People often say there is not enough time to get everything done. Could your workday be more productive if you had been multitasking? Would the quality of the work be significantly decreased? Only 2% of the population can multitask, which is defined as the ability to perform two or more tasks simultaneously (Gupta, 2016). The rest of us are shifting focus exceedingly fast, as fast as a tenth of a second (Gupta, 2016). “For the most part, we simply can’t focus on more than one thing at a time” explains neuroscientist Earl Miller (2008). It’s partially because “similar tasks compete to use the same part of the brain” (Hamilton, 2008). To be able to multitask is a genetic gift and cannot be learned.
Humans can “shift our focus from one thing to the next with astonishing speed” (Miller, 2008) and sharpen one sense while dulling another to maximize our performance in the moment. An example is dulling out background noise and optimizing visual information, such as our computers. It is not multitasking but still increases focus and productivity.
An important note is that when “reconfiguring control settings for a new task, there is often the need to remember where you got to in the task to which you are returning and to decide which task to change to, when” (Nick Yeung, S Monsell 2003). Taking the time to put a “start here” note on something you will have to come back to could save you a lot of time overall. “Subtle switching costs cut efficiency, raise risk” according to the American Psychological Association. The amount of time we lose while switching gears is largely dependent on our familiarity with the task and its complexity (APA, 2006). Meaning many of the novel situations a person in operations deals with daily, would require complete focus. You may be wondering how much the switching costs effect our work output. “Even brief mental blocks created by shifting between tasks can cost as much as 40 percent of someone’s productive time” (Evans, Meyer, Rubinstein, 2001).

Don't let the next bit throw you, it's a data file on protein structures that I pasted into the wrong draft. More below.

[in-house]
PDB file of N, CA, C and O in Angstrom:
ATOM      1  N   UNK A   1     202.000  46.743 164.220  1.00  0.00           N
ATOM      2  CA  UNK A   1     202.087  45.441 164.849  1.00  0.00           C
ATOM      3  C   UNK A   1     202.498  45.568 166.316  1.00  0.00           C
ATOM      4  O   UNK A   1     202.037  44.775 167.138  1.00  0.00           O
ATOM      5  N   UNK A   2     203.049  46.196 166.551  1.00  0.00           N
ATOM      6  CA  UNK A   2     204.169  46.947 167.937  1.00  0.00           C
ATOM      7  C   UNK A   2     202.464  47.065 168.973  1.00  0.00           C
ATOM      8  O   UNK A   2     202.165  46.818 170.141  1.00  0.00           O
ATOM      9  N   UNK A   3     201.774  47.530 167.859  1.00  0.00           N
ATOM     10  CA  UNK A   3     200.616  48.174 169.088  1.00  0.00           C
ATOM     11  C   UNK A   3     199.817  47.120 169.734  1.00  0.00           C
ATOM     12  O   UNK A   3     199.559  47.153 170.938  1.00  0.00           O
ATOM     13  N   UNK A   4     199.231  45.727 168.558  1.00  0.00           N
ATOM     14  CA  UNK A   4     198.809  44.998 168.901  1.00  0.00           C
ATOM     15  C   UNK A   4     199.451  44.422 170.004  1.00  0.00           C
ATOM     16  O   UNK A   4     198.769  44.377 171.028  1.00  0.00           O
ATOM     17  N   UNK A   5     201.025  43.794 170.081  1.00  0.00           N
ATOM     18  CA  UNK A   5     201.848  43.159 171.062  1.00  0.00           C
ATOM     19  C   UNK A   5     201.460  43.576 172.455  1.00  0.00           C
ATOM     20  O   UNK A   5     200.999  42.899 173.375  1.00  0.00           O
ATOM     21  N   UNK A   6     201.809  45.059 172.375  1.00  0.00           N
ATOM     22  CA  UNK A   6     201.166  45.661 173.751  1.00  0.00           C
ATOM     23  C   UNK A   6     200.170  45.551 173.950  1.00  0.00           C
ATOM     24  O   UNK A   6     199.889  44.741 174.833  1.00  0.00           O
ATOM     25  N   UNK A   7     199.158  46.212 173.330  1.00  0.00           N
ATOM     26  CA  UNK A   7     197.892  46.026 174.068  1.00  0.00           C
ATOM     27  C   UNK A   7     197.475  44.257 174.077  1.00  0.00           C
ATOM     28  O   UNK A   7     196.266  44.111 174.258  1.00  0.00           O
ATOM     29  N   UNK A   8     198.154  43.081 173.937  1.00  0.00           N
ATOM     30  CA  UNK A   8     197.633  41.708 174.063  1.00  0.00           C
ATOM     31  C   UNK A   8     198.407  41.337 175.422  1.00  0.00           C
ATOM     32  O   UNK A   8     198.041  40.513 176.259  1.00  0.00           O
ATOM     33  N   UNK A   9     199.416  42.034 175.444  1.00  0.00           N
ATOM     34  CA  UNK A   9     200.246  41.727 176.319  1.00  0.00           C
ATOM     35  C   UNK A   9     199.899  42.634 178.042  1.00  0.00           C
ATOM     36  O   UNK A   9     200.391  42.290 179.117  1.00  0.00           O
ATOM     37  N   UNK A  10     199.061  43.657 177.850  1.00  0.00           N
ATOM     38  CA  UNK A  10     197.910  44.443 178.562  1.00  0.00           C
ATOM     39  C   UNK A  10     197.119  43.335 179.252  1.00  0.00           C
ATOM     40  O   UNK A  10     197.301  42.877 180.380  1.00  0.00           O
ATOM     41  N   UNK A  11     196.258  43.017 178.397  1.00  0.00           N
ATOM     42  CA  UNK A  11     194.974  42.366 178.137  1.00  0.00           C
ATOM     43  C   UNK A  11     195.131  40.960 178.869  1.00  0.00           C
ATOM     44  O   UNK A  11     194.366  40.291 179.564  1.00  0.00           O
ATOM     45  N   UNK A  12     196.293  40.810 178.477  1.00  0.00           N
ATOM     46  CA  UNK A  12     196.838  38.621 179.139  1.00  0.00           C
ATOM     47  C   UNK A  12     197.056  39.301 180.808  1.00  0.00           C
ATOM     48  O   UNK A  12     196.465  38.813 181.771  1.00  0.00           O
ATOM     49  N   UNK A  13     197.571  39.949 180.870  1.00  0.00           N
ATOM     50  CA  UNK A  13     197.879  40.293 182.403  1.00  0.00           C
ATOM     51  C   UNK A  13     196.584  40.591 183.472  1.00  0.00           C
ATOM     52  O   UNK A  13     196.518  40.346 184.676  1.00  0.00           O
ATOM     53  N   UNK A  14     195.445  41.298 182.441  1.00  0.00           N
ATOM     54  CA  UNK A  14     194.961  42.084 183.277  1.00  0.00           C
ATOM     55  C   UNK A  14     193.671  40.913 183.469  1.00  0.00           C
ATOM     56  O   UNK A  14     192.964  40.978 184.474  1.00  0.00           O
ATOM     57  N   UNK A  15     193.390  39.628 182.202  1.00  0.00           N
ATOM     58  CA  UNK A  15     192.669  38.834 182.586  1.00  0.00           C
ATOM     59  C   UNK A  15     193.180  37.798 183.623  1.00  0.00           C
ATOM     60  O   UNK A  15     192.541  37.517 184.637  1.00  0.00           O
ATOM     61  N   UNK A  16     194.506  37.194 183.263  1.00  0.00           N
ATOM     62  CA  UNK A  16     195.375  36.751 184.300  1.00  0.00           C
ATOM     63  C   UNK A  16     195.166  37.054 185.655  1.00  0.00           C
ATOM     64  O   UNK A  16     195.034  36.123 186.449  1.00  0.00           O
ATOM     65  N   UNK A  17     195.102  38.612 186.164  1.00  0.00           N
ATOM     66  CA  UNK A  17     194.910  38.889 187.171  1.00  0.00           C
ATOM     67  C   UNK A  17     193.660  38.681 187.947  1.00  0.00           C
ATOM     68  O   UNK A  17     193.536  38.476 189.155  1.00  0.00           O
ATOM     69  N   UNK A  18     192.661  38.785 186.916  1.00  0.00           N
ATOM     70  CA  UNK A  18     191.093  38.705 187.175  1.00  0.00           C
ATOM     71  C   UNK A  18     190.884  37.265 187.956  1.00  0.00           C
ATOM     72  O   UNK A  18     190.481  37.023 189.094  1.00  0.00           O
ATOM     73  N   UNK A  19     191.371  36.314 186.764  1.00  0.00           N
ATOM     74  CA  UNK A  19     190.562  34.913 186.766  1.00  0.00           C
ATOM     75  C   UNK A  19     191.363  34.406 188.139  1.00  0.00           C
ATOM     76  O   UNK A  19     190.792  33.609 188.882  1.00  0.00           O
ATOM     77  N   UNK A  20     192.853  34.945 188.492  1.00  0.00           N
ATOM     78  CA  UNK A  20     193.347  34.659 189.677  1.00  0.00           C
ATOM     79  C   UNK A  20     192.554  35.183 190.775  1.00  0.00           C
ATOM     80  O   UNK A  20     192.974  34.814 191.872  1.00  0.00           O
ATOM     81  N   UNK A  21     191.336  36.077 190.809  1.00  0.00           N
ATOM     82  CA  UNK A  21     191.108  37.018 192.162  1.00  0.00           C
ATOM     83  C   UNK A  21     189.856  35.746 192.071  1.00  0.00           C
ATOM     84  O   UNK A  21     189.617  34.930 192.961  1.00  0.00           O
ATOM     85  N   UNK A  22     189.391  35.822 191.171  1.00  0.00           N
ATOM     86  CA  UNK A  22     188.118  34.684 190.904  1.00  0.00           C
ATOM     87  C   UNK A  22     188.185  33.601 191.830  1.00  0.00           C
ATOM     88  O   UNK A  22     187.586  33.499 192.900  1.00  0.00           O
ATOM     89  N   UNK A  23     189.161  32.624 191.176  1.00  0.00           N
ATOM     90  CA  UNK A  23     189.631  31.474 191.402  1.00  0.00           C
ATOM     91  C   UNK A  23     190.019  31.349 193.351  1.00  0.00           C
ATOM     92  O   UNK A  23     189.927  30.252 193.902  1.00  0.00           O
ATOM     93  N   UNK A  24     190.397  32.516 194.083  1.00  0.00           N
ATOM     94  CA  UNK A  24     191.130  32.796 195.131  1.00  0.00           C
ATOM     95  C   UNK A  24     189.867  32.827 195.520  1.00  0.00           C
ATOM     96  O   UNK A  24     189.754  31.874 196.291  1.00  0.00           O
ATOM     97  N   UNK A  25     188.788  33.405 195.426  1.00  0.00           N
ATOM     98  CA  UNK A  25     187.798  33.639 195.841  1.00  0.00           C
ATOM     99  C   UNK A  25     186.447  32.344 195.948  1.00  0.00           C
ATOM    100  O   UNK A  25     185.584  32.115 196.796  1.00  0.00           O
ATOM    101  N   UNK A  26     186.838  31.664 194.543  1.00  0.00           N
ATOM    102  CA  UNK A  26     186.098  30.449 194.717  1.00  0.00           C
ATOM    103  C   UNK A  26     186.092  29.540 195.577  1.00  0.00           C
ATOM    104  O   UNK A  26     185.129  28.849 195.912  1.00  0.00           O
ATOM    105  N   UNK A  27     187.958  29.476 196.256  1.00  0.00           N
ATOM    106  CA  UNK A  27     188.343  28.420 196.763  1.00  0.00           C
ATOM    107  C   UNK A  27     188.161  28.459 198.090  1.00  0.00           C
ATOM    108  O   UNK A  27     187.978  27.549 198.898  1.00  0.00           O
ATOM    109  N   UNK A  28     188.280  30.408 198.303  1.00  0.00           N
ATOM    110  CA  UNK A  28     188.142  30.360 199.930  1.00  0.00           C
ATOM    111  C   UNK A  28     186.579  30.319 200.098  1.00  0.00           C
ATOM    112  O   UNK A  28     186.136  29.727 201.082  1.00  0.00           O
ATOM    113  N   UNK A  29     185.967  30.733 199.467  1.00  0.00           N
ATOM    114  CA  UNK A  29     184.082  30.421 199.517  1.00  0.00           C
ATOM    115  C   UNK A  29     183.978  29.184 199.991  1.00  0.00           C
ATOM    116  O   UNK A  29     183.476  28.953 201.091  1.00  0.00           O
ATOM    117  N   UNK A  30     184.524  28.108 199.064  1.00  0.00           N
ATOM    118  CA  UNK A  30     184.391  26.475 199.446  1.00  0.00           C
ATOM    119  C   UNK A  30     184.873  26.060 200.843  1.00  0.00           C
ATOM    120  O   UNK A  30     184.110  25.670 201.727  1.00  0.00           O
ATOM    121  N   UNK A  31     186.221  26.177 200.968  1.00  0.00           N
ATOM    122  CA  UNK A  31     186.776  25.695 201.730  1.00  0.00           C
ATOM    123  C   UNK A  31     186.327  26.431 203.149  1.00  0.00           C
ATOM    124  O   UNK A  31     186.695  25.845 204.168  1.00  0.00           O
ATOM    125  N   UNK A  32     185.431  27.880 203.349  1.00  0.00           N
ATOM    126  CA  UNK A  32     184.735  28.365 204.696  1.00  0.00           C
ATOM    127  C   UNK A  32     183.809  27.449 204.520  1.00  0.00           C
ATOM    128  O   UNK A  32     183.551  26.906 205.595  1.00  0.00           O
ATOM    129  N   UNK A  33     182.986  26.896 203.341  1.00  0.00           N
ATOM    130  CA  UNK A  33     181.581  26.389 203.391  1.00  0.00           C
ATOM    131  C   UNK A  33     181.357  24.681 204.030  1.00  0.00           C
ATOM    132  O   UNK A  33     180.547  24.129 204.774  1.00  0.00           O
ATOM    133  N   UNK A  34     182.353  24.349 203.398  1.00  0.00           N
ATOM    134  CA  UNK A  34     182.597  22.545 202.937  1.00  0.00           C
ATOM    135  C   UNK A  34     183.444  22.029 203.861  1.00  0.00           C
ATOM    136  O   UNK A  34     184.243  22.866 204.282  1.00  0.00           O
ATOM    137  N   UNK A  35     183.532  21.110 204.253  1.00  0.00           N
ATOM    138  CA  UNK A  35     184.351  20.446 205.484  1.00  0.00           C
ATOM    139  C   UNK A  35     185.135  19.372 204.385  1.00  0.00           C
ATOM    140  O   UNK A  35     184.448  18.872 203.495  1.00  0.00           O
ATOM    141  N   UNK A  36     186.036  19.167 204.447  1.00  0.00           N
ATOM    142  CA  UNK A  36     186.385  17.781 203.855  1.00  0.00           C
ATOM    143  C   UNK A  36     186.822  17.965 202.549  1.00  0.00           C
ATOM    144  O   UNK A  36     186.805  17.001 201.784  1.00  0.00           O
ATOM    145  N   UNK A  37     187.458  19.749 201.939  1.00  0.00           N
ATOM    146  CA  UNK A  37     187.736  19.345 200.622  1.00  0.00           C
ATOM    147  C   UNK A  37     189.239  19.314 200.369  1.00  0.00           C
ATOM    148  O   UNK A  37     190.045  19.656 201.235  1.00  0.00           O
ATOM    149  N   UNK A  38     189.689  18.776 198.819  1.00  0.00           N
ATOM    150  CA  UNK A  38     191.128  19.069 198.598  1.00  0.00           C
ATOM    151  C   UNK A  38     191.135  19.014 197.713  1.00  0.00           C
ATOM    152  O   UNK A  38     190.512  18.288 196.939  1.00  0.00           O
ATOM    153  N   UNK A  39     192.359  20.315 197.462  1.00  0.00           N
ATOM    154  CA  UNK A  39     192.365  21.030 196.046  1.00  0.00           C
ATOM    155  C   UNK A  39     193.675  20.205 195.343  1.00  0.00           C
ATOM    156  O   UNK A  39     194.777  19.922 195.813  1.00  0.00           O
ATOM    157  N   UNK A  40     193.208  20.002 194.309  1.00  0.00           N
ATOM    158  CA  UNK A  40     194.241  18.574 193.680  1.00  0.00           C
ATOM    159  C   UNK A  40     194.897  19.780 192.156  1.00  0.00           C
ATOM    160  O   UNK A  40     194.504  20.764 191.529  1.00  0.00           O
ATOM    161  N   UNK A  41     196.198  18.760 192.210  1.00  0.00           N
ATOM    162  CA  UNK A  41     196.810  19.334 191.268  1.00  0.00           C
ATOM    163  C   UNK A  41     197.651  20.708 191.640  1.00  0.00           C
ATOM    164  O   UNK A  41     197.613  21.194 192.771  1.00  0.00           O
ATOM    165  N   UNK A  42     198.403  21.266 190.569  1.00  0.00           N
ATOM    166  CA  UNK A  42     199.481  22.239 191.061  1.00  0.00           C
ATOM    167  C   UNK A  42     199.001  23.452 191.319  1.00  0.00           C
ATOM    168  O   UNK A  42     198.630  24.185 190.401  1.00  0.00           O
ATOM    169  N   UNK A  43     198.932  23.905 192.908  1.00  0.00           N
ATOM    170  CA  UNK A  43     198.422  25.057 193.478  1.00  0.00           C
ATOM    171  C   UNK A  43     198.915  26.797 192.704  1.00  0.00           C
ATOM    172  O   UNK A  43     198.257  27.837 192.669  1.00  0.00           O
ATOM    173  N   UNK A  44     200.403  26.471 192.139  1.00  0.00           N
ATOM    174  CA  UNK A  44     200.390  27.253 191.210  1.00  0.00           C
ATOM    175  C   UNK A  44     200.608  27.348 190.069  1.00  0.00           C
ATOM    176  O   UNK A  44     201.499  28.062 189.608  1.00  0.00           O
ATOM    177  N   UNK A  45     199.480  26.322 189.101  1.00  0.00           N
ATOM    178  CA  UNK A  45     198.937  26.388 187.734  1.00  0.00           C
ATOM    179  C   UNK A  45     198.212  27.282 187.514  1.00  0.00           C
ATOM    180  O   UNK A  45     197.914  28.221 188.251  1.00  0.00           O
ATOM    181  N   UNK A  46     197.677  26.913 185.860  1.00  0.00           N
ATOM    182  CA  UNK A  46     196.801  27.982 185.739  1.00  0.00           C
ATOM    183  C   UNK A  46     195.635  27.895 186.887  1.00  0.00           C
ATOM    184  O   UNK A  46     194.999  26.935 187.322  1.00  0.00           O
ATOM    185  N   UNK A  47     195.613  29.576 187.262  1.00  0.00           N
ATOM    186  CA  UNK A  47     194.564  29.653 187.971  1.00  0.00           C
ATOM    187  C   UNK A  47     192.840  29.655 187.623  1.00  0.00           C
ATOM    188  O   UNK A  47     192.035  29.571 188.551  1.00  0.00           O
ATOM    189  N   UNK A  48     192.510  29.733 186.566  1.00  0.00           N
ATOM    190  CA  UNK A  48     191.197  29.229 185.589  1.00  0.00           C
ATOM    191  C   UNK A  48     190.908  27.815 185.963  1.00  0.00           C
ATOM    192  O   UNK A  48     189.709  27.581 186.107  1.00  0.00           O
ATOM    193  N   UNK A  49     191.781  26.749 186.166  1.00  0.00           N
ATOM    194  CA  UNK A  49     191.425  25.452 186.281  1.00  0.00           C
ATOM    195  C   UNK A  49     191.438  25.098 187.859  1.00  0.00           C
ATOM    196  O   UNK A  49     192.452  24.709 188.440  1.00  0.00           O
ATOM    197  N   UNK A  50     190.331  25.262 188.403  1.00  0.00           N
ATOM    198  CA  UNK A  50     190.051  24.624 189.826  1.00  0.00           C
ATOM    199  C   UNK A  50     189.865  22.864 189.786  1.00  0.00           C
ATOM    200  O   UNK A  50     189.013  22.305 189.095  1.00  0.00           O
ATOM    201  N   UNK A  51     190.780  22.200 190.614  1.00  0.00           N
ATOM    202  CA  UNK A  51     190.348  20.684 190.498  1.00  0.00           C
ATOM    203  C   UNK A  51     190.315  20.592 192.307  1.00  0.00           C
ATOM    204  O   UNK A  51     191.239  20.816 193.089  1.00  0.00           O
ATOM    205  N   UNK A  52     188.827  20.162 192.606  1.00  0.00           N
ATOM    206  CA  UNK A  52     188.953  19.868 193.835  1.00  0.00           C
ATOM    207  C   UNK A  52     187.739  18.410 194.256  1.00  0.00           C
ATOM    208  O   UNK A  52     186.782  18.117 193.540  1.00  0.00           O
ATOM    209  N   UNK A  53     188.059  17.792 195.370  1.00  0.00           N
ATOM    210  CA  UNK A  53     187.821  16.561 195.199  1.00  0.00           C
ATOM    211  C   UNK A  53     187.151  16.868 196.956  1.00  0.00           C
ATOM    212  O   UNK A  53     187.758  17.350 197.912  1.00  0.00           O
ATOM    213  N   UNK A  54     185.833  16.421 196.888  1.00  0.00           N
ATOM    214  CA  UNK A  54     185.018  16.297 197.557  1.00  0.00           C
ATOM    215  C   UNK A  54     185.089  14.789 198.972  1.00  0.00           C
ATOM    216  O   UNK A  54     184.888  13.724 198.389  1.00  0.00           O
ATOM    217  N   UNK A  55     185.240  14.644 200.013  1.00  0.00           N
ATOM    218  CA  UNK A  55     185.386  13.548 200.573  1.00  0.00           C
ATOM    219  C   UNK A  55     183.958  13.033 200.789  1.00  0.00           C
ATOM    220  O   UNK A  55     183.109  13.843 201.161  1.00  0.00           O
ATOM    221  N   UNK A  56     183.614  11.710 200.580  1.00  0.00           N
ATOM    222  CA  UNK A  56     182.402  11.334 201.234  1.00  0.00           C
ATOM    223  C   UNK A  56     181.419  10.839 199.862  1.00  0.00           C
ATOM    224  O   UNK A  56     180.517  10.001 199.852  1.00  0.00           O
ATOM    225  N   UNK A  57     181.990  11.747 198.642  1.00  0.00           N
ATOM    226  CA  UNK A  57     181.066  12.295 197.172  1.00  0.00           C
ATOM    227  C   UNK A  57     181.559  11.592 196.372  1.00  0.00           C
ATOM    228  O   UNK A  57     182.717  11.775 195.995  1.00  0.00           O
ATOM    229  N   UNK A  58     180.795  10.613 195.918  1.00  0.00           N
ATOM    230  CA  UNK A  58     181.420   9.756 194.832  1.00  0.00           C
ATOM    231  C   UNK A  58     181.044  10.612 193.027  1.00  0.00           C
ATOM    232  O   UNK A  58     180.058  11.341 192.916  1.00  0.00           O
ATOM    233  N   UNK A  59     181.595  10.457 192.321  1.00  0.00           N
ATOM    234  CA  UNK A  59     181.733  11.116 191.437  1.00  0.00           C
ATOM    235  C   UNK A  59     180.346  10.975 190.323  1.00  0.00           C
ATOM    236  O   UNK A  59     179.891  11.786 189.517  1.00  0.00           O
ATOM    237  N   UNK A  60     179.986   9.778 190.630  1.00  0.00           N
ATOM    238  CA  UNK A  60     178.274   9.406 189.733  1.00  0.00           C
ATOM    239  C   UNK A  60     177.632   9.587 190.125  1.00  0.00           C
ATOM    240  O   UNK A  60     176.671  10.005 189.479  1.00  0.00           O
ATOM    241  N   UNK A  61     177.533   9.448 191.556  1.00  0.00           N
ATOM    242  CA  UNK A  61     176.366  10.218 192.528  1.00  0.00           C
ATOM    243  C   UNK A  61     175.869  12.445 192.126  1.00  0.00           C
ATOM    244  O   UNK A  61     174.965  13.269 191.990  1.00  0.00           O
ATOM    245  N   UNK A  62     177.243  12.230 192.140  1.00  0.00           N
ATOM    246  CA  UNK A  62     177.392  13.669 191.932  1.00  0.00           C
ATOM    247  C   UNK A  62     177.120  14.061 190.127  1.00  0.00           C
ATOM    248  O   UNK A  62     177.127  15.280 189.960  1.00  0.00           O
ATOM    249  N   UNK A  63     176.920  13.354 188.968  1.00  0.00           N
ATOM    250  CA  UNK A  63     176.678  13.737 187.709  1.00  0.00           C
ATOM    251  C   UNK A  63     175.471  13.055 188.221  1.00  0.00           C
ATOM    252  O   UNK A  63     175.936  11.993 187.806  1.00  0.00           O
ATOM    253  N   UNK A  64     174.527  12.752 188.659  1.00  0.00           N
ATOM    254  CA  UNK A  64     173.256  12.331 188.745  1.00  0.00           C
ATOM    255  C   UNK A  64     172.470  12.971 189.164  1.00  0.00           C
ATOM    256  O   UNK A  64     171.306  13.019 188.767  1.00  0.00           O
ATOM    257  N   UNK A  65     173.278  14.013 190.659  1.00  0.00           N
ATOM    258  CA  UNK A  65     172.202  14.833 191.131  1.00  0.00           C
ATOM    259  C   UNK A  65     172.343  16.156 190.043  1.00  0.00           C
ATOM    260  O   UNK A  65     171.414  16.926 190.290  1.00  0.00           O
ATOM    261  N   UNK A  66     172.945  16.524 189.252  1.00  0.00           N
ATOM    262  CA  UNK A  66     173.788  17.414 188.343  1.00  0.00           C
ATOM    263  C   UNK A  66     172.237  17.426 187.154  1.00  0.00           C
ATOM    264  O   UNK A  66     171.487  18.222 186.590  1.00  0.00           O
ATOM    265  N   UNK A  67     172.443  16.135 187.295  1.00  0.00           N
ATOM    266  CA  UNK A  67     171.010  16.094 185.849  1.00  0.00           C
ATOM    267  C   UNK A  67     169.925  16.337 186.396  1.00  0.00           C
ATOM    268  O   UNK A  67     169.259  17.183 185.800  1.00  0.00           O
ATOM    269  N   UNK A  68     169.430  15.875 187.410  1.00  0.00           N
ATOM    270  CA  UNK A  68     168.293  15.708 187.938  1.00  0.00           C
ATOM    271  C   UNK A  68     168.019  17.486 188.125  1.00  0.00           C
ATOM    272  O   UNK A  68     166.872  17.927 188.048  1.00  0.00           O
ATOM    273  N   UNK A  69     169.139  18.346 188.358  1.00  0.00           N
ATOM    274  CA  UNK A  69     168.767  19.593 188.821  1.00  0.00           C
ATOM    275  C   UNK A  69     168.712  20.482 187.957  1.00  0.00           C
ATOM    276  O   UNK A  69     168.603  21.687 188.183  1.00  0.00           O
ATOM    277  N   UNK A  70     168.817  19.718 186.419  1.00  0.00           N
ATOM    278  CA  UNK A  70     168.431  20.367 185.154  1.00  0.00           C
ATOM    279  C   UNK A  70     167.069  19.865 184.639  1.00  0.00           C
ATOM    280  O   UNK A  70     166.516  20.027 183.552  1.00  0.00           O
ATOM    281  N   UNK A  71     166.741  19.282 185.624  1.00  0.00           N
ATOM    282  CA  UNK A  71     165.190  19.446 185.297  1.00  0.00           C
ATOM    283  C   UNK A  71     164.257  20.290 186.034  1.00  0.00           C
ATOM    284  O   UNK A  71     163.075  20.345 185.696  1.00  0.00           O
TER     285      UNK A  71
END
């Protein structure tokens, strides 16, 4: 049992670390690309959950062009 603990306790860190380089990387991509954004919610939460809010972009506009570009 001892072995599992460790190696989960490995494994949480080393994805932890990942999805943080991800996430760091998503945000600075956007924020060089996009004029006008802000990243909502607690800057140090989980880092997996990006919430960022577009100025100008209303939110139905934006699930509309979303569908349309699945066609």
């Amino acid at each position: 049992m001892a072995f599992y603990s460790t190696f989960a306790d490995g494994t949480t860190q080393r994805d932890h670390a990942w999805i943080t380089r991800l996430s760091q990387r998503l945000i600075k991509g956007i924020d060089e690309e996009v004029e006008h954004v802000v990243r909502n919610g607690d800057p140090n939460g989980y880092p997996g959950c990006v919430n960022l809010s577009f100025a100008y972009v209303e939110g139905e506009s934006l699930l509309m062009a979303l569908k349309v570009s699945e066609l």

The Tocci staff work in a bustling open office and put out fires all day while attempting to focus on larger overall goals. This office is a collaborative workspace where many interruptions often occur to prevent bottlenecks in the work flow. In order to thrive in our given environment and keep up productivity, we need to think about how we can eliminate multitasking. There are strong arguments for keeping distractions to a minimum. By considering how much noise we make and turning phone ringers down or muting computers, we can start to create a more productive environment. Time and effort can also be saved if we work to switch tasks as little as possible and leave reminder notes to signal where to resume on any given task.
National Public Radio. (October 10, 2008). Think You’re Multitasking? Think Again. Hamilton, Jon., Miller, Earl. https://www.npr.org/templates/story/story.php?storyId=95256794
American Psychological Association. (March 20, 2006). Multitasking: Switching Costs. Rubinstein, J., Evans, J., Meyer, D, Yeung, N. & Monsell, S. http://www.apa.org/research/action/multitask.aspx
Cable News Network. (August 1, 2016). Your Brain on Multitasking. Gupta, Sanjay. https://www.cnn.com/2015/04/09/health/your-brain-multitasking/index.html